Tag Archives: writing 201

And then

And then

ideas began to emerge

like tears in the bottom of her

eyes

they flooded and pooled and spilled

over the rims

soon words

and

phrases

ran down her cheeks

and

dripped off her nose

she sniffed

she snorted

ideas

words

sentences

streaked her cheeks

in enormous loud sobs

like winter runoff streams plunging

over boulders

rushing

in the melt

pools of paragraphs drenched

the page

and then

the story told itself.

About this poem

This writing responds to the first prompt in Witing 201: Poetry, a challenge to write and post a poem a day for 2 weeks, using the given prompts. The topic is water and the device is similie, comparing with “like” or “as”. I skipped the form Haiku on this prompt. I used tears, flood, stream, and pools for the water theme. The whole thing is rather a metaphor, and it uses similie. So far I haven’t posted a poem a day, but I’m sure to catch up this weekend.

The ideas and words came to me while I was on almost the last day of sewing 16 Robin Hood costumes for children’s theater. I was working at the cutting table. I keep a journal with me when I’m engaging my hands in projects because that’s when words often come together, when I’m in the artist’s zone, the other half of my brain. Do something unrelated, then the ideas and words can free themselves from my overthinking about them.

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Write more of that

“You know that part of your writing that you question – that’s weird and doesn’t fit neatly into a genre or a mold? Write more of that. Please.” Richard Thomas

I needed to see this advice, or permission, today. I wouldn’t say I have writer’s block, more like writer’s ennui, boredom. Fear of starting or moving the story or poem further. Fear of critics?! Eeeee gads! My local writers group convenes monthly to share our writing and “give and get support, constructive feedback”. I’ve decided to take a break from the group precisely because I am exploring writing that is weird, that doesn’t fit the mold, and – they don’t get it. They coach me to stay in the mold, don’t stray outside the familiar. To me, when I am exploring, I don’t want “moldy” writing. I’m not submitting my exploratory drafts to a publisher, for Pete’s sake. I’m just “messing around” with ideas, words, voice, style, and yes – bending genres and molds. My local writing group doesn’t advise me or permit me to explore. Today I use Richard Thomas’ words to give myself permission to explore. Advice to explore, even.

I’m bored with most of the structured traditional forms and content in the writers group, maintaining tight formula beginning, middle, and end, explaining everything for the reader so he or she doesn’t have to, or doesn’t GET to, imagine any details. Teaching literature and structured writing forms perhaps has shown me too much formula in basal readers that students can analyze and use as models for their compostions. Creative writing classes have diminished dramatically in American schools in the last five years.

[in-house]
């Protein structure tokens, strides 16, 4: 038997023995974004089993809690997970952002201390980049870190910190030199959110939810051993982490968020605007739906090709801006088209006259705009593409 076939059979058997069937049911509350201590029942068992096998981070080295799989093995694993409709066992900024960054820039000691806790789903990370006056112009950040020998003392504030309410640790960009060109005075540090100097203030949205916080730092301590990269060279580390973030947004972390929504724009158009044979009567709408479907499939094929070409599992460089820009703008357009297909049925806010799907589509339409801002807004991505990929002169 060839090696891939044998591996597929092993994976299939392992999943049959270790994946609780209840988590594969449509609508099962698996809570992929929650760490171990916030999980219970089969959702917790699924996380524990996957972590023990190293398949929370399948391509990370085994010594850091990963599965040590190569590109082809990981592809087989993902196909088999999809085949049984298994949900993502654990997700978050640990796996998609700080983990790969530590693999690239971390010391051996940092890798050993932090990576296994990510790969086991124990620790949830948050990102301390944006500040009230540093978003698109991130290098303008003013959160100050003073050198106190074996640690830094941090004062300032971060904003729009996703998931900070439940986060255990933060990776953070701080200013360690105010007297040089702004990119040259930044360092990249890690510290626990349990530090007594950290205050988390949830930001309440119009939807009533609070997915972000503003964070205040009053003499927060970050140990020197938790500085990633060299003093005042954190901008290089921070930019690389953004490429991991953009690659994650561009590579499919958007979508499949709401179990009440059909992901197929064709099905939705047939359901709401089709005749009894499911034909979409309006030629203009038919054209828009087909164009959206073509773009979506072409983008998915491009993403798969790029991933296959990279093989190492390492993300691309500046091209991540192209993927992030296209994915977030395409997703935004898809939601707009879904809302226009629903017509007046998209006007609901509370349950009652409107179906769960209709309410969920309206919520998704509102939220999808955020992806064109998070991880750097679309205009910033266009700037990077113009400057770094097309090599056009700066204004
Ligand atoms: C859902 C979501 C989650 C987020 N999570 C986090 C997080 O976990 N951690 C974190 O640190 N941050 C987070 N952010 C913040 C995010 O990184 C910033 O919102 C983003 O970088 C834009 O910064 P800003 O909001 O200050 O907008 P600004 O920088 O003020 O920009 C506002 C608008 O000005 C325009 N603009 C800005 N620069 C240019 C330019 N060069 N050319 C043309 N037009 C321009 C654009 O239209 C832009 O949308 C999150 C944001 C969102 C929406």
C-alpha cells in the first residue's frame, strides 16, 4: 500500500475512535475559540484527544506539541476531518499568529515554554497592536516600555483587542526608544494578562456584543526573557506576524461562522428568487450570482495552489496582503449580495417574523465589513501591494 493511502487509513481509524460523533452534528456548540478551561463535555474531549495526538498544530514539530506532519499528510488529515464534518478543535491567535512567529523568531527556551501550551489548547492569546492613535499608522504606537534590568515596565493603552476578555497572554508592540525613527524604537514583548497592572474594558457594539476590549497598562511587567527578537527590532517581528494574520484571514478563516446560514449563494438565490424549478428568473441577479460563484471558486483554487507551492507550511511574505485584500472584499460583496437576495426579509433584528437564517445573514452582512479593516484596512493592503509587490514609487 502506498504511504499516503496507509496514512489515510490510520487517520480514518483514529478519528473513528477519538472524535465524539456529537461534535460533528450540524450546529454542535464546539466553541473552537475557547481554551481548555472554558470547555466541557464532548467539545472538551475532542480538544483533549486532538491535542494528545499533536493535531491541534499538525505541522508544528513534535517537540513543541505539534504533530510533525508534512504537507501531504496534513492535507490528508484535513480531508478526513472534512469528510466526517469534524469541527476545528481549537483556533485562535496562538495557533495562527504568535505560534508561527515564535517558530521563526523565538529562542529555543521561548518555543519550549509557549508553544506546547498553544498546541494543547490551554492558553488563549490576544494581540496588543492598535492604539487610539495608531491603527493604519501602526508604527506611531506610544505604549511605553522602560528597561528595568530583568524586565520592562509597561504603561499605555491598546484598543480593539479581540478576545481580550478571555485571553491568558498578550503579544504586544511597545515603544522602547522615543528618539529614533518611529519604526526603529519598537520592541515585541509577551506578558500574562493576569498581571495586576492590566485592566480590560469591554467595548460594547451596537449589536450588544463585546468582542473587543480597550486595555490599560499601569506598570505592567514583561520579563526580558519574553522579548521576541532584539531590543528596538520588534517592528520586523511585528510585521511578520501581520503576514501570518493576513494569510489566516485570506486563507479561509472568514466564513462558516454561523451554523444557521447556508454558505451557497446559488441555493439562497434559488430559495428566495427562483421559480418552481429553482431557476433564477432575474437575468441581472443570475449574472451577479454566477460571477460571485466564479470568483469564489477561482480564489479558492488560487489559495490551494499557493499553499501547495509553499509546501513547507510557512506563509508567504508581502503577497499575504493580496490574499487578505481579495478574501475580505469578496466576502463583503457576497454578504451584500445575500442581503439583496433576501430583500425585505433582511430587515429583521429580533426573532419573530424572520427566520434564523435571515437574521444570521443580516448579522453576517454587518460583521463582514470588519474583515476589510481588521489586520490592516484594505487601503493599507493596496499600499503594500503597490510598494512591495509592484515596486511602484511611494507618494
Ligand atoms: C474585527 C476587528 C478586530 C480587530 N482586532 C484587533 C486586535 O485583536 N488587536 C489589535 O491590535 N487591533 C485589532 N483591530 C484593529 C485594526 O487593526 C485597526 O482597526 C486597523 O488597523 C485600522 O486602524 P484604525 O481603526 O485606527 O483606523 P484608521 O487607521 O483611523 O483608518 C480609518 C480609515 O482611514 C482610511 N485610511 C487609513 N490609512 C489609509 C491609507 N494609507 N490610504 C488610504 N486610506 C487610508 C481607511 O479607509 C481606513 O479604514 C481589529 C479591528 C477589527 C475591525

That local group of writers may be right when they remind me that most people don’t want to think very much about their reading, they don’t want to reread a paragraph or section, even a sentence, to get the meaning, or deepen the meaning. Readers, they say, don’t want to imagine what Harv looked like or how he dressed. They want the writer to tell, or show, them details, details, details. I believe it. ELABORATION is the key to getting higher scores in state standardized writing assessments. And layering ideas is a bonus, too. I am happy to see the Common Core state standards across the nation demanding that students read literature with more complexity and stretch themselves with their writing. Sure, we still use models to teach reading and writing, but now we encourage readers and writers again to try writing “that’s  weird, that doesn’t fit neatly into a genre or mold”, to find their voice. I taught verbally gifted or talented kids and I thought all kids should be taught to think about their reading and writing in more depth. To try out new ways of showing their ideas. All kids, all of them. All of us.

 The local writing group has no tolerance for my writing where I ask the reader, or listener in storytelling, to use his or her own imagination, where characters and settings, like in Harv, are not always elaborated with details. Another reader, not in the group, said everyone knows a Harv. Don’t describe him, let us imagine the one we know. That’s storytelling, the oral tradition genre, using stock characters liked Raven, Coyote, Hercules, and Harv. Everyone has their own image for stock characters, whatever their names. My local group is uncomfortable with my writing where forms are not fully formed like the spirits emerging through the portal, through the veil from their mystical world into our mortal material realm in the beginning of my LaWrynn Stories.

 Today is as good a time as any to write without questioning what’s weird and doesn’t fit a genre or mold. Edgar Allen Poe is known as the “Father of the Short Story” and Walt Whitman is known as the “Father of Free Verse or Blank Verse” poetry because they invented new literary forms, unfamiliar to their contemporary readers. Bram Stoker introduced the setting and  mood in “Dracula” by showing the reader unformed forms in his beginning pages. It takes courage to read unfamiliar literary forms and more courage to draft it.        tff